Only a fortnight ago, Andre Agassi’s representatives argued in the House of
Lords that the tennis star’s sponsorship income, which was paid from foreign
companies to his US-based company, was not liable to UK tax.
The taxman argued, successfully, that it was entitled to a share of the
income in so far as Agassi earned his fees by playing, and being sponsored to
play, in the UK.
In 1990, former England goalkeeper Peter Shilton won a case over whether or
not a payoff by Nottingham Forest as part of his transfer to Southampton was
The courts held that, since Nottingham Forest had no interest in the
performance of his new contract at Southampton, the payment was not part of his
salary and emoluments.
David Frost, the broadcaster, also had a dispute with the Inland Revenue in
the 1970s, when it tried to tax his earnings from US screenings of the David
Are stars reluctant to take cases against the taxman? ‘They are very
reluctant. They don’t want the publicity. Nor do they want all their financial
affairs laid bare in front of the world,’ says Julian Hedley of Tenon, who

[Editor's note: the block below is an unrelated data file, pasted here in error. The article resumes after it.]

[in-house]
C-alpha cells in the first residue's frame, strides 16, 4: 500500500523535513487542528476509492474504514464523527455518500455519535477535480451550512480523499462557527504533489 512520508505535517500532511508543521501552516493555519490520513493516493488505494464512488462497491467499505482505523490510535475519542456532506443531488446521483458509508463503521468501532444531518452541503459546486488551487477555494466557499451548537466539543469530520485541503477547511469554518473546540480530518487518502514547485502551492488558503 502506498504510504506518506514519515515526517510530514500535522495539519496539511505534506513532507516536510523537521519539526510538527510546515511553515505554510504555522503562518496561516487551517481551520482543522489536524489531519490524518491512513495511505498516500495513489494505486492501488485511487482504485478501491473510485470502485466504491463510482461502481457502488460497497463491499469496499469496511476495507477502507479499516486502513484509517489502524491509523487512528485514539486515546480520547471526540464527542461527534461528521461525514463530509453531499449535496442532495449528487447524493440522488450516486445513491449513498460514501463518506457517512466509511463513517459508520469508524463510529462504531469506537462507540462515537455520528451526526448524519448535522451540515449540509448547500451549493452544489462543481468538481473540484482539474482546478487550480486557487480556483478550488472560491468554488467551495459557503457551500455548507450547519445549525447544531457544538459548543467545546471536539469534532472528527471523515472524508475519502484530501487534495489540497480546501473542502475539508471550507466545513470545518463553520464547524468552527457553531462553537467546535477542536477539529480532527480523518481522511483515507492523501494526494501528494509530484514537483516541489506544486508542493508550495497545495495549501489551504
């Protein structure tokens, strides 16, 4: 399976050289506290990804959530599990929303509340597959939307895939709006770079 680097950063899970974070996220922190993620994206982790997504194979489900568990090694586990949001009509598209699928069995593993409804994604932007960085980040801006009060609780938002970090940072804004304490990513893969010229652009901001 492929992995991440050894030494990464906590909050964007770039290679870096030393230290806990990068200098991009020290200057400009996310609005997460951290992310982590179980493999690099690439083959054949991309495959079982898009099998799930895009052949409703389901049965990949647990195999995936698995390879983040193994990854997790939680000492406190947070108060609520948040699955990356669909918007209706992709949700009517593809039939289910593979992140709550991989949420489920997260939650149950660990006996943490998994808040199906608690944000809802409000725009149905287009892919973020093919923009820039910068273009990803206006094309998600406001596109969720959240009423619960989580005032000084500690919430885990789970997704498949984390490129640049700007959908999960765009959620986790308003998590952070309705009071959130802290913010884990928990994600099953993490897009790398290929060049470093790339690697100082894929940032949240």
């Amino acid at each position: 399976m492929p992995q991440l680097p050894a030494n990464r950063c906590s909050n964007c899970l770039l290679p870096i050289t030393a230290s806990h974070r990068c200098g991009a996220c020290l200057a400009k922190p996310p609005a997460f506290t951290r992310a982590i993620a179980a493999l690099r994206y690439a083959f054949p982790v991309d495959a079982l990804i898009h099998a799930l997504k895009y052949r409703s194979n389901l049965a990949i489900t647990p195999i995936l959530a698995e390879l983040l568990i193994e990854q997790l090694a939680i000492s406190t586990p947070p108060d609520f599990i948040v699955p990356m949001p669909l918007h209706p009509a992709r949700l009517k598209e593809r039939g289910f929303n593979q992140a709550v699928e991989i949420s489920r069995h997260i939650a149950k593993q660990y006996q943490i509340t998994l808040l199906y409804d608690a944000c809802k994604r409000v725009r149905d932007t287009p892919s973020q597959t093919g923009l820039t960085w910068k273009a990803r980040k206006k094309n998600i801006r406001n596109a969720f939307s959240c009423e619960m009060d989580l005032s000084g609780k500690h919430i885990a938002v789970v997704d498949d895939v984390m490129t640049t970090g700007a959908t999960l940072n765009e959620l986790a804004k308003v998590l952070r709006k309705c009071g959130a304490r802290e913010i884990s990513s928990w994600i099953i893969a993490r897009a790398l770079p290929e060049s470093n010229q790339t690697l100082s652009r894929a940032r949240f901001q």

handled Agassi’s case.
John Whiting of PricewaterhouseCoopers says there are reasons why celebrities
are often found in the tax courts. ‘You are talking useful money. There’s also
some quite interesting principles at stake,’ he says.
Does Darwin's theory apply to taxation? Colin ponders...
The UK tax gap fell in 2014-15 to its lowest-ever level of 6.5%, revealed official statistics published today
Changes to the tax system is urged to support the growth of entrepreneurs, found a report from the Grant Thornton UK, the Institute of Directors, and the Prelude Group
The EC has been instructed to draft a European Union (EU) directive authorising an EU financial transaction tax, which would apply to ten of the EU’s 28 member states